message 31: by carol. (new)

carol. | 521 comments Yes, you identify everything I love about how he treats diversity in the series.

I do think her portrayal was perhaps more nuanced then sexual identity has been with Stephanopolous, but I suspect that is also because Peter first knew the character as a woman, so he had to check his own assumptions.

I can't remember the exact lines--I think it evolved over a few pages, I remember being struck by it as listening--but I had the sense he was evaluating how it must of felt being the wrong gender. While looking at the photos, I think.


message 32: by John (last edited Jul 03, 2017 10:52PM) (new)

John Doe | 36 comments haha...it reminds of that dialogue when Nightingale uses the term Black Magician and Peter corrects the term to "ethically challenged magical practitioners".

Kobna conveys Nightingale's patience and openness to the new world with a touch of exasperation perfectly.


message 33: by carol. (new)

carol. | 521 comments That is one of my favorite times that Peter/Ben confronts our language head on.

I just love the way Ben integrates those issues. I'm at the part in Whispers where Peter hooks up with Guleed for the first time and Casey (the white dude) as they go to Peter Galleger's house to meet any family--Guleed and Casey are the 'family liasons.' Guleed pulls out her wooly hat with ear flaps and puts it over her hajib. Peter asks her where she got it, and she says her brother sent it to her. Casey makes some crack about being cold in sand country or something, and Peter narrates, "Guleed and I just looked at each other because what can you do?"

That's the gist at least. I listened to it on the way to work :)


message 34: by John (new)

John Doe | 36 comments sidebar - you're just a little ahead of me iirc. I'm with Zac getting outraged by Molly's unilateral laundry efforts. this book makes me want to try brawn sandwiches with hot chocolate...then i remember what brawn is...

reverse segue

Peter: Some would call me a black magician.
Nightingale: You're barely an apprentice!

interesting magazine links above, i hadn't realised that the US cover was different for that reason.


message 35: by carol. (new)

carol. | 521 comments Oh, that scene was when they first went to the house, right before meeting Zac. Man, I love Kobna's reading of Zac.

I don't know what brawn it! I'll be honest--most of the English food sounds unappetizing.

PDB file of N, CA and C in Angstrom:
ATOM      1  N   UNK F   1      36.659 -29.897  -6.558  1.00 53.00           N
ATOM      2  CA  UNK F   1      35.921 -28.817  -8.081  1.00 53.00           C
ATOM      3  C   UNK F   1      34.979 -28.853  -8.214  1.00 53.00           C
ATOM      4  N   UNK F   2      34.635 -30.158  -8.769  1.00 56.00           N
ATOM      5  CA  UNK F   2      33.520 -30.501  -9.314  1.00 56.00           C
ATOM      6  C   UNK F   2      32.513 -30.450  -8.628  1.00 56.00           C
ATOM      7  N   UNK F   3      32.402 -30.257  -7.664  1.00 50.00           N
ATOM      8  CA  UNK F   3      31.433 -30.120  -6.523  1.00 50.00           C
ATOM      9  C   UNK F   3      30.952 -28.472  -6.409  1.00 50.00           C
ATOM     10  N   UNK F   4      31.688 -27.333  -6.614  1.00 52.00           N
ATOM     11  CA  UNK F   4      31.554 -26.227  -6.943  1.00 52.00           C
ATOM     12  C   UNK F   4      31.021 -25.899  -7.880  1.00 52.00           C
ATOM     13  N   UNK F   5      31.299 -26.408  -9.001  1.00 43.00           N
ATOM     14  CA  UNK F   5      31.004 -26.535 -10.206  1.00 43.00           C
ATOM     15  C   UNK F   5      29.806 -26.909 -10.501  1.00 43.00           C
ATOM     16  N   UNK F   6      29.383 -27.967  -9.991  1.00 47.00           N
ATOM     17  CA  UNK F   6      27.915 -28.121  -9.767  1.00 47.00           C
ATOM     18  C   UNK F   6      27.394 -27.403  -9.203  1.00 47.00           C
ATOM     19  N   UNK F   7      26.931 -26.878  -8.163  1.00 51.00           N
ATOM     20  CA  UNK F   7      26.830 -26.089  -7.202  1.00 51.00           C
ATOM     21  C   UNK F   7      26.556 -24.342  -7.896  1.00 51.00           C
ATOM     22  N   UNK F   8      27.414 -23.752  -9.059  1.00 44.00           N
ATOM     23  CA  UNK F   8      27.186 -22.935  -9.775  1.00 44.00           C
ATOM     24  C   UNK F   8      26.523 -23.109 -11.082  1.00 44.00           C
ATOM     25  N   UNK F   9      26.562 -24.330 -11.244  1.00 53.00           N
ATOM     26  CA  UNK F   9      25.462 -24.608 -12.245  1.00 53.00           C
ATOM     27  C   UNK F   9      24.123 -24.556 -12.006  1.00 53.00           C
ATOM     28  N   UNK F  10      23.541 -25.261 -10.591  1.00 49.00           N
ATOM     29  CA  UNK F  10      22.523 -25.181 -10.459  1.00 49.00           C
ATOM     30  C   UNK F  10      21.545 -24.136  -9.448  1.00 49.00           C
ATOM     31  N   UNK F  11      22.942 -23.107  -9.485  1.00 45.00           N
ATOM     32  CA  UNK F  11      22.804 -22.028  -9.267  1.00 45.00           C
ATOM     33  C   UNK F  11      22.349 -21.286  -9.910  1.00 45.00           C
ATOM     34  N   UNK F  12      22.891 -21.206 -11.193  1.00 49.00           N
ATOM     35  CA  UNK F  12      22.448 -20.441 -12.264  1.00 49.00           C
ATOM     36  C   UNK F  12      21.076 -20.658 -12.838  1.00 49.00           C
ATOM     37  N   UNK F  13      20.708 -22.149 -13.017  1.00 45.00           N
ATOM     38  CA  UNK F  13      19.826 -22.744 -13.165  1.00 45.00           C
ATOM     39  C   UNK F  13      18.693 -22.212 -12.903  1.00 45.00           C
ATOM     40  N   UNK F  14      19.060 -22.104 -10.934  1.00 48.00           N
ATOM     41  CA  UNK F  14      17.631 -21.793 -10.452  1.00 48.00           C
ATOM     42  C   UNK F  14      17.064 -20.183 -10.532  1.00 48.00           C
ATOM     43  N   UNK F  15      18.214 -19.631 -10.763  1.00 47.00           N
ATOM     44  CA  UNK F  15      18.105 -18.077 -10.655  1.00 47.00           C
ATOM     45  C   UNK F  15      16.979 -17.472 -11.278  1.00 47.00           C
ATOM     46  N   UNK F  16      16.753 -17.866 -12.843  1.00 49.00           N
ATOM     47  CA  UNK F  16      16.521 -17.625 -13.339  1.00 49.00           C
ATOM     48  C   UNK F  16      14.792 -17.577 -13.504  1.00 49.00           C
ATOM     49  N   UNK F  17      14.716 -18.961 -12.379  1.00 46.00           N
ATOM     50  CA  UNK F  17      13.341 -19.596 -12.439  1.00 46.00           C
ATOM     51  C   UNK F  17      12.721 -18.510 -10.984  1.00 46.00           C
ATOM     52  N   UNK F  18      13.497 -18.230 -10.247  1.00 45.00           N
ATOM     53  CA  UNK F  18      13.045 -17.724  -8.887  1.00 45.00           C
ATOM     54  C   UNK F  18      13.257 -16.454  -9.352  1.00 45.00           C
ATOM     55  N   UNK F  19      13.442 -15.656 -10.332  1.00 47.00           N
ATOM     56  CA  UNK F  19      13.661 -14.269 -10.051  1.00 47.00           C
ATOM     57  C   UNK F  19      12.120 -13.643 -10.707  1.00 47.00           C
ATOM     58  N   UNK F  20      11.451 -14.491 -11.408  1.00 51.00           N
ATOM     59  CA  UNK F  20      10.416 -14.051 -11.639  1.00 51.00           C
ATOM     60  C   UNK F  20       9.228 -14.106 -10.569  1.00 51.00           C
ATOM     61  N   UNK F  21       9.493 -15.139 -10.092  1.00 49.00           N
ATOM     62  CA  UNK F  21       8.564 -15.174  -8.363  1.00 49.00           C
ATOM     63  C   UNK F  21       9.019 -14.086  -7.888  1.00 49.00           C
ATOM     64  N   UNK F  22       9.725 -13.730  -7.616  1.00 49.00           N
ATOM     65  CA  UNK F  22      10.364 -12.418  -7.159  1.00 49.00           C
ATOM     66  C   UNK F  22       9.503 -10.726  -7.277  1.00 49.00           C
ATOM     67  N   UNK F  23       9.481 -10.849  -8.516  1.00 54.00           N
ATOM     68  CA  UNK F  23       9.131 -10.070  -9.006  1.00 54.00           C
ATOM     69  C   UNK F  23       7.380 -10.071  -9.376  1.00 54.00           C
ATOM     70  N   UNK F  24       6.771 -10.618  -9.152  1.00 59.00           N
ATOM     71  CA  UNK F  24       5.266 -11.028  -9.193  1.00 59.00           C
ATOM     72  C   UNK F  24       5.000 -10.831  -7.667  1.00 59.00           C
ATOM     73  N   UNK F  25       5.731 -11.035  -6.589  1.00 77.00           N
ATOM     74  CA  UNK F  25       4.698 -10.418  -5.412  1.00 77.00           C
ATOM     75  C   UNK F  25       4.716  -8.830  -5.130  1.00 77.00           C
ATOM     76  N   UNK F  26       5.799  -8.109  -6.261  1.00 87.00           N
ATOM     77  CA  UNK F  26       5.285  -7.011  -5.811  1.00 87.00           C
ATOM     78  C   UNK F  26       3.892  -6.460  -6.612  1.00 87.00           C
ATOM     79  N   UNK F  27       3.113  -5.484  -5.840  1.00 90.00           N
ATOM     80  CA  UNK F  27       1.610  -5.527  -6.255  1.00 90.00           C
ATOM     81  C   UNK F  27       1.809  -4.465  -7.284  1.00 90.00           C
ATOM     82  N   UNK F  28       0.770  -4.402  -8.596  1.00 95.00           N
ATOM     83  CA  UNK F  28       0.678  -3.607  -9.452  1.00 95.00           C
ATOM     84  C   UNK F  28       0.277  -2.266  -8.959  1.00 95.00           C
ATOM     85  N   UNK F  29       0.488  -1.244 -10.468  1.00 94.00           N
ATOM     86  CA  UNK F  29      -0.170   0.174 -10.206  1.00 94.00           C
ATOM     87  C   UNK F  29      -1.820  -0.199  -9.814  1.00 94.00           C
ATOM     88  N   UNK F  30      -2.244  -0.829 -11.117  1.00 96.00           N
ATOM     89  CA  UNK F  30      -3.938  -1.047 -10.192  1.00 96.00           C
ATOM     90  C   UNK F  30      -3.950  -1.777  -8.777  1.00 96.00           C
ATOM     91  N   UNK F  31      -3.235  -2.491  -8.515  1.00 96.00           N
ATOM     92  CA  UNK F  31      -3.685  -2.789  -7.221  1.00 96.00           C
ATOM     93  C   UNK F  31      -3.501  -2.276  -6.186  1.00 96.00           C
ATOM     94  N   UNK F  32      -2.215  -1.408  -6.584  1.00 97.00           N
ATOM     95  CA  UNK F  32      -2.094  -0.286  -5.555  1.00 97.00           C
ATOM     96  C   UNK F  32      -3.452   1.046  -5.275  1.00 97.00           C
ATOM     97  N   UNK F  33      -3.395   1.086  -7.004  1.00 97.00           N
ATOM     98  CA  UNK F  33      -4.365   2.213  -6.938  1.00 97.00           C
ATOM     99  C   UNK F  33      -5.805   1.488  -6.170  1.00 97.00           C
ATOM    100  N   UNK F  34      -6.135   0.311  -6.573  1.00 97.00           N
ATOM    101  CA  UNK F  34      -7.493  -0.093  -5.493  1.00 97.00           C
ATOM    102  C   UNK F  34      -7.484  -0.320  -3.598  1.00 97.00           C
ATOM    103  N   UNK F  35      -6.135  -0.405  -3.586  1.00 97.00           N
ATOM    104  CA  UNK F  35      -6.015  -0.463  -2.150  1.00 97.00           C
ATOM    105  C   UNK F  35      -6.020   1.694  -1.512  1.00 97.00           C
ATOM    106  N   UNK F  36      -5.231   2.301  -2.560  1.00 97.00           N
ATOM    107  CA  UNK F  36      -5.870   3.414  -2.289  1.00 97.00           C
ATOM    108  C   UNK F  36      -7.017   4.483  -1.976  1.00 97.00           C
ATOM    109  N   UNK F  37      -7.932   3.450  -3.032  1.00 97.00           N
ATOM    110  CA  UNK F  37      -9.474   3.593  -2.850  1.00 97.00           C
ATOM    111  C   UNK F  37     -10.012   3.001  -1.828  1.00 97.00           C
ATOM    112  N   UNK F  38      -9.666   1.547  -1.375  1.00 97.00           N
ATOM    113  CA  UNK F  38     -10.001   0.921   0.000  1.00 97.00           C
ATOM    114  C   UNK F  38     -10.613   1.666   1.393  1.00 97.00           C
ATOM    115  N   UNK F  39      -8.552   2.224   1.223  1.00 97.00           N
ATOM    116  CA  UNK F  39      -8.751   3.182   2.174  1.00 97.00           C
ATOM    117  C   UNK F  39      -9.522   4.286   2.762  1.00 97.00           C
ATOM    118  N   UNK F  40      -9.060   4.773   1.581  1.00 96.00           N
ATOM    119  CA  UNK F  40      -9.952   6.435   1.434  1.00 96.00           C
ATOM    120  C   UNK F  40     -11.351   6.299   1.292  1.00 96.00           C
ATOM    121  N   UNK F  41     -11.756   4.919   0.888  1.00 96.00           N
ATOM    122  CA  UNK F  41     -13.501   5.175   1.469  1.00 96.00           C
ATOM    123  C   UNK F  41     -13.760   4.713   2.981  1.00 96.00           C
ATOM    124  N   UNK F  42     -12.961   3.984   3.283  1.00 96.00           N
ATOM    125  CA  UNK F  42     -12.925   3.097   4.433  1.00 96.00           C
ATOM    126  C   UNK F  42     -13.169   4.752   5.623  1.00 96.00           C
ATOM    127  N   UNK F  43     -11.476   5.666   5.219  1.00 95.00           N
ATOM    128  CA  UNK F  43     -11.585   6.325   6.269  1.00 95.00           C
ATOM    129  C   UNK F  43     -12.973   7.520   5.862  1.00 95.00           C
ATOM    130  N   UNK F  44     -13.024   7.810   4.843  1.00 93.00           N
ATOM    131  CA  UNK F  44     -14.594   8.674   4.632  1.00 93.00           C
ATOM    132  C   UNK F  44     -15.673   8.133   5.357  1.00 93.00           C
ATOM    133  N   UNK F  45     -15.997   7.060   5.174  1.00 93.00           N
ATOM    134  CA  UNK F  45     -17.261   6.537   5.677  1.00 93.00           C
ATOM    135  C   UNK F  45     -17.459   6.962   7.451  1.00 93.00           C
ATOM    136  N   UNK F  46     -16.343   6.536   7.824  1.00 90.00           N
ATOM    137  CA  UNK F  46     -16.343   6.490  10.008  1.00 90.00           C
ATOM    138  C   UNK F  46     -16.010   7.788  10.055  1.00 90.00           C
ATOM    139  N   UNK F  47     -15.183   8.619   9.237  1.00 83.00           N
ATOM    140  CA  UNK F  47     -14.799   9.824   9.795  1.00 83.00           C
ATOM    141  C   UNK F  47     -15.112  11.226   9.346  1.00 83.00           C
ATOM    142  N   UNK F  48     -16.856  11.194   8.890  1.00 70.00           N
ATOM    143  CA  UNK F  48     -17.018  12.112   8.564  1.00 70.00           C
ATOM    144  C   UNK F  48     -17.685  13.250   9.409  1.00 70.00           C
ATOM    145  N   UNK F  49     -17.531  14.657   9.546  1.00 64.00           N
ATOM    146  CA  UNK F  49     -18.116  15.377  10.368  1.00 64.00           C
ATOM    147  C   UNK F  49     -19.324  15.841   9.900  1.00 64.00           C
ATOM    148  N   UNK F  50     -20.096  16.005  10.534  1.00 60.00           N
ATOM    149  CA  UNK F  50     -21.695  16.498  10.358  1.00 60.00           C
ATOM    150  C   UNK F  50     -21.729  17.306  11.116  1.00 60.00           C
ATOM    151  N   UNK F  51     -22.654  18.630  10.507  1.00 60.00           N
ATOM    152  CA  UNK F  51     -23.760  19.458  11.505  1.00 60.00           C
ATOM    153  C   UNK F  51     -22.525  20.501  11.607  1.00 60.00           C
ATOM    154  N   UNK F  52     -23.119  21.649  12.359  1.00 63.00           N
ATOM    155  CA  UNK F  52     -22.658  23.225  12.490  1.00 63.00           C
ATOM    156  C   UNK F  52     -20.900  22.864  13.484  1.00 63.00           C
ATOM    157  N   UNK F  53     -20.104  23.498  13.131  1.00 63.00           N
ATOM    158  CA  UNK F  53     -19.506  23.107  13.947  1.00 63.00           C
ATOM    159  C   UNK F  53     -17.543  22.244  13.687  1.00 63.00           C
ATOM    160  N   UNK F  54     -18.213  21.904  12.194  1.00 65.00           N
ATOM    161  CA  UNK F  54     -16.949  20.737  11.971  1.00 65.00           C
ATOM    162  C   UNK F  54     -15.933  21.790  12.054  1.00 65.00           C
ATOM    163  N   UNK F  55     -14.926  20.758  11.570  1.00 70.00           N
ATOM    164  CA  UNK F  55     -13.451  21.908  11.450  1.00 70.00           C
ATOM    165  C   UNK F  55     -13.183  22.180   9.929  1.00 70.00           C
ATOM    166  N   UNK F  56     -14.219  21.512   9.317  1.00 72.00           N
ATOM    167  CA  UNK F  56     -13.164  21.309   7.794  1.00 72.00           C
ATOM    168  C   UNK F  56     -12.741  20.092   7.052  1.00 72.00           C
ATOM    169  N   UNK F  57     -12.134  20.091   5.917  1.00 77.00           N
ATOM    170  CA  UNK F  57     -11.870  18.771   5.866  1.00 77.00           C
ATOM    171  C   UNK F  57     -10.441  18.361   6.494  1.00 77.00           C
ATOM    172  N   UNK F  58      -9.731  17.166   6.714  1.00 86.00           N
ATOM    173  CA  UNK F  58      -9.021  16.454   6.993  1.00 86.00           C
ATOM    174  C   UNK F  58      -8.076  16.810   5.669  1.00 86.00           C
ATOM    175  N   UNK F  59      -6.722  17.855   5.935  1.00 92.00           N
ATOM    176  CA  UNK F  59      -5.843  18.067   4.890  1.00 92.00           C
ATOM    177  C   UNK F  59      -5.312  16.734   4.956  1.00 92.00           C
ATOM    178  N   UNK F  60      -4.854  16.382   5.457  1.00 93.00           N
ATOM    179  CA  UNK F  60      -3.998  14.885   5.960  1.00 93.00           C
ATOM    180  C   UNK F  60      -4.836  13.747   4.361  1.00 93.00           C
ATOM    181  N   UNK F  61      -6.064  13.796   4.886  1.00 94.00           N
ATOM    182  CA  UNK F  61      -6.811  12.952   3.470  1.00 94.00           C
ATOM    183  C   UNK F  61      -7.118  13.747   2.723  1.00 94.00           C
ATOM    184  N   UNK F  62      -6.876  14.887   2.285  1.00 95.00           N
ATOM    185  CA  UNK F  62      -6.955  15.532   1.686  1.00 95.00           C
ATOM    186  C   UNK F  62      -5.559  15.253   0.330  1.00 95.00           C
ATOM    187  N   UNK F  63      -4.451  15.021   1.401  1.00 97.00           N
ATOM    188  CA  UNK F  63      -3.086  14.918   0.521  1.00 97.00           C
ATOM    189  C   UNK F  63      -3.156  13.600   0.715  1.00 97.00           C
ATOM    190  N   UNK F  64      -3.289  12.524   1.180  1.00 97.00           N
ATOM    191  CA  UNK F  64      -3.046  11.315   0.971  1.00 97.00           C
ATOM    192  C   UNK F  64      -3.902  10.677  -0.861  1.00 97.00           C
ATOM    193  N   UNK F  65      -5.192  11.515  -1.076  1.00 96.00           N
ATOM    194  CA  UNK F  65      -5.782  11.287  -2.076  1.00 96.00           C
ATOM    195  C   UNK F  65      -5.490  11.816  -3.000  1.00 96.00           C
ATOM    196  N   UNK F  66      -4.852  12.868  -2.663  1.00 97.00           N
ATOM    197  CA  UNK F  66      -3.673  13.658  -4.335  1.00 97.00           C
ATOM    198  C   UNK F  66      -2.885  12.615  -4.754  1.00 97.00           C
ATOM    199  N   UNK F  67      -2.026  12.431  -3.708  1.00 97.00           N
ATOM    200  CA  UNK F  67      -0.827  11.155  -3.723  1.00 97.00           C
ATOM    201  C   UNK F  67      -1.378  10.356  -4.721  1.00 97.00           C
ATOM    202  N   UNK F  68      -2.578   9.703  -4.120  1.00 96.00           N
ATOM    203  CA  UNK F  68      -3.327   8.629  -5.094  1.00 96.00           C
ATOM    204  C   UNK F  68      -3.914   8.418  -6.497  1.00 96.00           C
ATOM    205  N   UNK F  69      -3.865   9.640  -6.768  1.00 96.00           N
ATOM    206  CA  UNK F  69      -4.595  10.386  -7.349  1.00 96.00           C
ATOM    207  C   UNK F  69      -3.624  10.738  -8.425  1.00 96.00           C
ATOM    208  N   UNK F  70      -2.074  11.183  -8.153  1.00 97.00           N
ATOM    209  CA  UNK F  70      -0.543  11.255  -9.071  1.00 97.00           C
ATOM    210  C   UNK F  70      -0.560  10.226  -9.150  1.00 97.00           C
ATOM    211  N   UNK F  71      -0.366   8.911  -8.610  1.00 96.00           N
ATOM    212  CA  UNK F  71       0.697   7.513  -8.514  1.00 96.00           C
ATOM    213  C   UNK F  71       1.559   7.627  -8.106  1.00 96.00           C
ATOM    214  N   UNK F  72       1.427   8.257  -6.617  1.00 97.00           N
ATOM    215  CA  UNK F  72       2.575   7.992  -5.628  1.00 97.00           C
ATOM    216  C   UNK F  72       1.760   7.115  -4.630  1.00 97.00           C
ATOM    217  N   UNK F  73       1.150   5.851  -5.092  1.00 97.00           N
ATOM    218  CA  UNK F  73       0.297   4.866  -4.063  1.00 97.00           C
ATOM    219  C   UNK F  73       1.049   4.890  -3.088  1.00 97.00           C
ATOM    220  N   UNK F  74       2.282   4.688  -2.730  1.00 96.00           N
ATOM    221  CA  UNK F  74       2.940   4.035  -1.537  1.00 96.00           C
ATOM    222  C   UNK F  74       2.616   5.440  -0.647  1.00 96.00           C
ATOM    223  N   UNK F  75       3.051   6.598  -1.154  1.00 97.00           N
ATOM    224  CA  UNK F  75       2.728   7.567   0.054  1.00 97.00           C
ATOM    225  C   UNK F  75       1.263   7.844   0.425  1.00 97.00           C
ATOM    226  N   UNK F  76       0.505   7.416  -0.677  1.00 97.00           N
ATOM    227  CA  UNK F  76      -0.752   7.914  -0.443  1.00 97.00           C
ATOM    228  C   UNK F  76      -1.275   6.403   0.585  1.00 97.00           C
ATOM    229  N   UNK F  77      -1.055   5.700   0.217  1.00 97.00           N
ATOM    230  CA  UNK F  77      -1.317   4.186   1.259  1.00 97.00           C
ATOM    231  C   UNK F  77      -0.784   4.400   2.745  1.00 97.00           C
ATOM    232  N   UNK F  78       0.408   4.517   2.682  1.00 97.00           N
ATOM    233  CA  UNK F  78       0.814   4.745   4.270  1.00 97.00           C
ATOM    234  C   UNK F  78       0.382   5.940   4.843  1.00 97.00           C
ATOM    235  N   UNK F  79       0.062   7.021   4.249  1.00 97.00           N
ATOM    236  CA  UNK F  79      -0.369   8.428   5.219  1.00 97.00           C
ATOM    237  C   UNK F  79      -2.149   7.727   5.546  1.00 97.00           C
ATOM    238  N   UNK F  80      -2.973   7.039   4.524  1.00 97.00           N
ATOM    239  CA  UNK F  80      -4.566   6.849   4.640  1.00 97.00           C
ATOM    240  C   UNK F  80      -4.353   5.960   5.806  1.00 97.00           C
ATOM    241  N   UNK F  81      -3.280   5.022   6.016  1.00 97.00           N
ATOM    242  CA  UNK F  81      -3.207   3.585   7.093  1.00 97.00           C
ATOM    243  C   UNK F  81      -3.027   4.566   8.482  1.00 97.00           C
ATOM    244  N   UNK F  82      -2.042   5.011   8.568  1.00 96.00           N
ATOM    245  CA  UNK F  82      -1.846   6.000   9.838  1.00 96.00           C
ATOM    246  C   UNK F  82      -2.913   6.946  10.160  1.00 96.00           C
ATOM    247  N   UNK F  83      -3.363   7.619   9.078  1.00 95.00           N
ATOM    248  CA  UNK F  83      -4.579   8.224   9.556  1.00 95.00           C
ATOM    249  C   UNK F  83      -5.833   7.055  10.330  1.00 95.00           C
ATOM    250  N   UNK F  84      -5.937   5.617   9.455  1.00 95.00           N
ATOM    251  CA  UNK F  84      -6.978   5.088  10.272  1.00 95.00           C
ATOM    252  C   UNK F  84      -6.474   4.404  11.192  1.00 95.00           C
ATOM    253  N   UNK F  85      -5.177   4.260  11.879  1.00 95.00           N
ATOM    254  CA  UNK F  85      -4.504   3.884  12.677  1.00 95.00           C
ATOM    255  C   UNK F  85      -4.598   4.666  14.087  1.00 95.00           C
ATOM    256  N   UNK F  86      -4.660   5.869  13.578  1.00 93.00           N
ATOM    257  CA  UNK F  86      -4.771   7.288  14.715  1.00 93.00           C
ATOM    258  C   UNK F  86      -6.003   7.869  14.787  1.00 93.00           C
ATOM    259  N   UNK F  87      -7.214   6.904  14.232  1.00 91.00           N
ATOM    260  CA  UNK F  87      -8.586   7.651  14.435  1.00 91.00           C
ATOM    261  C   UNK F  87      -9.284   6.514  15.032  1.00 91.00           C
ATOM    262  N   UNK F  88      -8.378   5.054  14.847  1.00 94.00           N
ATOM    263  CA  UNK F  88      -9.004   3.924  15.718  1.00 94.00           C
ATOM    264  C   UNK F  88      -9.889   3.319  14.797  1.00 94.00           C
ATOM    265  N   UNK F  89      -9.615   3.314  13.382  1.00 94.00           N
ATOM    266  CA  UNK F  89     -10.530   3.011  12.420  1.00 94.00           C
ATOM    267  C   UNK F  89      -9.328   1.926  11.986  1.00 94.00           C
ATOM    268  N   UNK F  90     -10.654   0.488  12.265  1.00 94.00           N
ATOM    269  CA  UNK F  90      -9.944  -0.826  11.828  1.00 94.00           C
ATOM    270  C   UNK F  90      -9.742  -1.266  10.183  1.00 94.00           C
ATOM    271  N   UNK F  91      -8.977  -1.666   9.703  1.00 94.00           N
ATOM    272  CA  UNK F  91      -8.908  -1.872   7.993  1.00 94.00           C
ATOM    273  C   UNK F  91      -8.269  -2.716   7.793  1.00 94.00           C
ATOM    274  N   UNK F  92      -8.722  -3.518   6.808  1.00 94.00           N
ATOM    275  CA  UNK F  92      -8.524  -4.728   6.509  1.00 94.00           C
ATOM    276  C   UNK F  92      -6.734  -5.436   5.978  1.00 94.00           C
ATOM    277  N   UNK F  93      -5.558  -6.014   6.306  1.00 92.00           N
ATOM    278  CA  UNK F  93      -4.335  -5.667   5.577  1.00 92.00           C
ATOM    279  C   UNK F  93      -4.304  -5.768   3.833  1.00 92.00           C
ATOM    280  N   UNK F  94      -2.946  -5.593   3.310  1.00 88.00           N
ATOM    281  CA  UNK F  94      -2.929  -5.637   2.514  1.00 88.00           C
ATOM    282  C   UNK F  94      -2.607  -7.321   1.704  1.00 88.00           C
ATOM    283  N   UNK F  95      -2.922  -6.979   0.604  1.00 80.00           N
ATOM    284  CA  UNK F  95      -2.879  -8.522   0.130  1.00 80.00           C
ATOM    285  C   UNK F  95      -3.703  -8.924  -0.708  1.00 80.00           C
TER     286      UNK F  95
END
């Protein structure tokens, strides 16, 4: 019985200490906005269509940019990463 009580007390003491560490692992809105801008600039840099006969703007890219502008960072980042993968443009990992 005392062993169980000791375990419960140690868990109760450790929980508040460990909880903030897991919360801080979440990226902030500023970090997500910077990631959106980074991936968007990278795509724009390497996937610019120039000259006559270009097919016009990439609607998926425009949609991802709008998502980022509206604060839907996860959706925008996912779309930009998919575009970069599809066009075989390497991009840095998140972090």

message 36: by Margaret (new)

Margaret (margyw) | 310 comments Carol. wrote: "Oh, that scene was when they first went to the house, right before meeting Zac. Man, I love Kobna's reading of Zac.

I don't know what brawn it! I'll be honest--most of the English food sounds unap..."


Brawn is basically meat in aspic. Usually made by boiling a pig's head. Known in the north of England as potty ead or potted head.

Some English food is delicious. I loved fried slice. Had it for breakfast every day I was in London.


message 37: by Margaret (new)

Margaret (margyw) | 310 comments Reading this thread is very interesting.

I was born and raised in Auckland, New Zealand, which, like London, has a multiplicity of ethnicities. I'd never heard the term biracial until I visited the USA. It was simply families. Dad might be Maori and mum white, or mum a Maori and dad an Indian.

I now live in Melbourne, which probably has more ethnicities than Auckland.

Diversity has always been a part of my life.


message 38: by John (last edited Jul 03, 2017 11:24PM) (new)

John Doe | 36 comments Carol. wrote: "I don't know what brawn it! "

as Peter describes it "head cheese"

Margaret wrote: " Some English food is delicious. I loved fried slice. Had it for breakfast every day I was in London. ."

heheh, i worked in London for about six months. way too many hot chip sarnies. took a few more months to remove the heathrow injection when i returned to Sydney


message 39: by carol. (new)

carol. | 521 comments What's a 'fried slice?' Slice of what? :D

One of my friends felt that in RoL that the diversity was rather canned at this point... to wit:
While the ethnic heterogeneity promotes diversity and adds flavor, the effort seems contrived somehow. For instance, there is the posh, white upper class male who dresses in beautifully cut suits and drives a Jaguar, an Asian-looking female with the palest skin and long jet black hair skilled in housekeeping, a highly credentialed male doctor of Middle Eastern origins who works for the NHS, a mixed race Sierra Leone male whose father was a failed Jazz musician and cocaine addict, and a magical Nigerian personality resplendent with big braided hair and Portuguese beads. Once again, I cannot shake off how purposefully colorful this casting variety is. It is almost made for TV.

I want to tell him he's wrong, but I can't, not exactly...


message 40: by Miriam (last edited Jul 04, 2017 11:16AM) (new)

Miriam | 113 comments Well Molly is certainly not Asian - and I never perceived her as such - and Walid is a Scotsman. He converted and took on another name. The guy is most likely white.


I must admit it never felt like that for me. Of course you can always boil down the characters to two or three maior aspects, and call the strereotypes but then that would be you doing and does say more about you than the book.

Take Nightingale for instance: Yes he dresses very immaculate, but Peter also peceives him as a bit "out of his time" when they first met. And peggs him as gay by the way. Then we learn Nightingale was born around the turn of the last century to an upperclass British family. So he was educated and socialized during the 1910s and suddenly his style of clothing makes perfect sense.

He drives a Jaguar from the 1970s or so, which is real posh but also has a very important reason: The lack of electronics in cars from that time which don't go well with magic. Same with the watch. (view spoiler)

So those things are there for a reason. And that are only two aspects of Nightingale's personality. He also is very openminded. Much of that is seen later but even in the first book we get an idea. He never remarks on Peter being a PoC and he is open to Peters suggestions regarding the ghost. We also get some first impressions that he is damaged or traumatized in some way by the event of the last war.